A fashion industry vet—she’s a stylist and has editing stints at Harper’s Bazaar, Lucky, and InStyle on her résumé—Ariela Suster merged her professional expertise and her family roots to develop Sequence jewelry, a bold collection with an inspiring story. We got the scoop behind Suster’s design vision and working with artisans in her home country of El Salvador.
SHOPBOP: Tell us a bit about why you decided to launch Sequence.
ARIELA SUSTER: I had been working in magazines and would edit and style collections from other designers. I always had a vision that one day I would use my experience to create a brand that would make a difference in people’s lives, especially for people in El Salvador, where I grew up and where my whole family currently lives.
SB: What is the meaning behind the name of your brand?
AS: The word “sequence,” for me, has a very spiritual meaning. I found that it kept coming up: whether it was referring to the sequence of events that led me to take this next step in my life and launch my own brand; to the precise sequence the threads need to be placed in each of the pieces to create the different combination of colors; or to the impact that I aspire this brand to have in positively influencing the sequence of young people’s lives in at-risk communities in El Salvador, changing their path into one filled with positive opportunities.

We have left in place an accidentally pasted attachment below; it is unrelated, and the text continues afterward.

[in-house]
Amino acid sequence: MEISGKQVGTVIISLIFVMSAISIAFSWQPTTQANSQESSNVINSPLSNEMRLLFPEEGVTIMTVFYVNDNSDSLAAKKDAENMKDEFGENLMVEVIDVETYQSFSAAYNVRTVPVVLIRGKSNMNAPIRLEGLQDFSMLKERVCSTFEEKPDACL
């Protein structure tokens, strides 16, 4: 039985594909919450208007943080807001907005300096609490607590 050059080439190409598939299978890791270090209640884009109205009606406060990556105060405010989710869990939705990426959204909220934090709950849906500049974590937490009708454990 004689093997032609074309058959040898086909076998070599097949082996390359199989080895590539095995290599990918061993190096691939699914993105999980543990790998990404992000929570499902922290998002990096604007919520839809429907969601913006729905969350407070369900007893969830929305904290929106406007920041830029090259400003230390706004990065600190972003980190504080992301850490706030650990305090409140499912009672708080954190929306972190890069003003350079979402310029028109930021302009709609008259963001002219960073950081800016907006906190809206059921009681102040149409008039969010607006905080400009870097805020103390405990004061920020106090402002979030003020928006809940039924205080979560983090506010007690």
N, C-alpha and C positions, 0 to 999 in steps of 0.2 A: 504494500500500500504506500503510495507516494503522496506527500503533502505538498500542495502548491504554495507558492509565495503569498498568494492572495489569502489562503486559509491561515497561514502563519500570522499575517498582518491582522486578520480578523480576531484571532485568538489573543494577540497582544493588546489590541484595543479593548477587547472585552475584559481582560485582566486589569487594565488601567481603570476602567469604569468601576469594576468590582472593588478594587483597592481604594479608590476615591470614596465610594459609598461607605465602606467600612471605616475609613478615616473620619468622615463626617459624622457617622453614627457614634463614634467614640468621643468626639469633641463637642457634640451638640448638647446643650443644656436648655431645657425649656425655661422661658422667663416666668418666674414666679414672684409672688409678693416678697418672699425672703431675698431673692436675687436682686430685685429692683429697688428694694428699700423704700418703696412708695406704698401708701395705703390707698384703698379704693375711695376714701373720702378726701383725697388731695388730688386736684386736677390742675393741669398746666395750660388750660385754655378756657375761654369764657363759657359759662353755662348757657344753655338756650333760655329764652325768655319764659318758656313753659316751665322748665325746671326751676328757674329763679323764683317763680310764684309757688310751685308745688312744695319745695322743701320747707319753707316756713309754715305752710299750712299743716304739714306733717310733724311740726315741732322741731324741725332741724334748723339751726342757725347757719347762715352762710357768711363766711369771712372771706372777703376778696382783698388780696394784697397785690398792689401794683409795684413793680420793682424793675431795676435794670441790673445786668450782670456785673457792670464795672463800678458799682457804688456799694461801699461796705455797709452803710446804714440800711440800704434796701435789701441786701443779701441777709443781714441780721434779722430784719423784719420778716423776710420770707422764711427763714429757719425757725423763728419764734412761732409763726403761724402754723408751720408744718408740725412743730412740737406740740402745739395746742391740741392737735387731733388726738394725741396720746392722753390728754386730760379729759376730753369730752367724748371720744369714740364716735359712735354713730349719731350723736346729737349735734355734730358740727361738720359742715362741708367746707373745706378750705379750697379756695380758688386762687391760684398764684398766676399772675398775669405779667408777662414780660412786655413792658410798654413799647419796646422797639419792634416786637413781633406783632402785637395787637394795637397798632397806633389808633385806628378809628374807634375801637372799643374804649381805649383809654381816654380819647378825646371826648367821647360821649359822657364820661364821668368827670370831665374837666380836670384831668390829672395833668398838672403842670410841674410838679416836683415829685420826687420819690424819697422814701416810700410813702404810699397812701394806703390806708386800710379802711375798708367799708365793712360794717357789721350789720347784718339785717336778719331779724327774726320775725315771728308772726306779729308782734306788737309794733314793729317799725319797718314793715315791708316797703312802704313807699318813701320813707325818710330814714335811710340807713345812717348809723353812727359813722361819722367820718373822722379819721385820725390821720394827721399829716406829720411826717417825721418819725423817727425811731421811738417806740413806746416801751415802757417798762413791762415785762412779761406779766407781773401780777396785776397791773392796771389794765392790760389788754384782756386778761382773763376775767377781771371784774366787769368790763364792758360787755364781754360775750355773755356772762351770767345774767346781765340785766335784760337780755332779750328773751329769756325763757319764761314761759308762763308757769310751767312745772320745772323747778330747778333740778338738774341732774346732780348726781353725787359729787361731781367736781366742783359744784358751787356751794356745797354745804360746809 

SB: How did you transition the traditional El Salvador style into something that would play in the American market?
AS: I work very closely with a group of young artisans that is now dedicated to creating Sequence designs. With their artisanal expertise, I wanted to retain a lot of the techniques and traditional shapes of El Salvador, like braids and knots that are used in furniture and in traditional hammocks. I was inspired by those shapes and translated them into pieces that could be worn and would make a statement.
SB: The pieces really do make a statement. What is the inspiration behind the color palette?
AS: The aesthetic and design of the collection showcases the juxtaposition of light and darkness. In the summer collection, we used some dark tones to represent the hardship and violence young people face in El Salvador, and contrasted them with bright neon colors that represent the hope, positive outlook, and happiness of being able to express their creativity and make a difference in their lives and in the lives of others.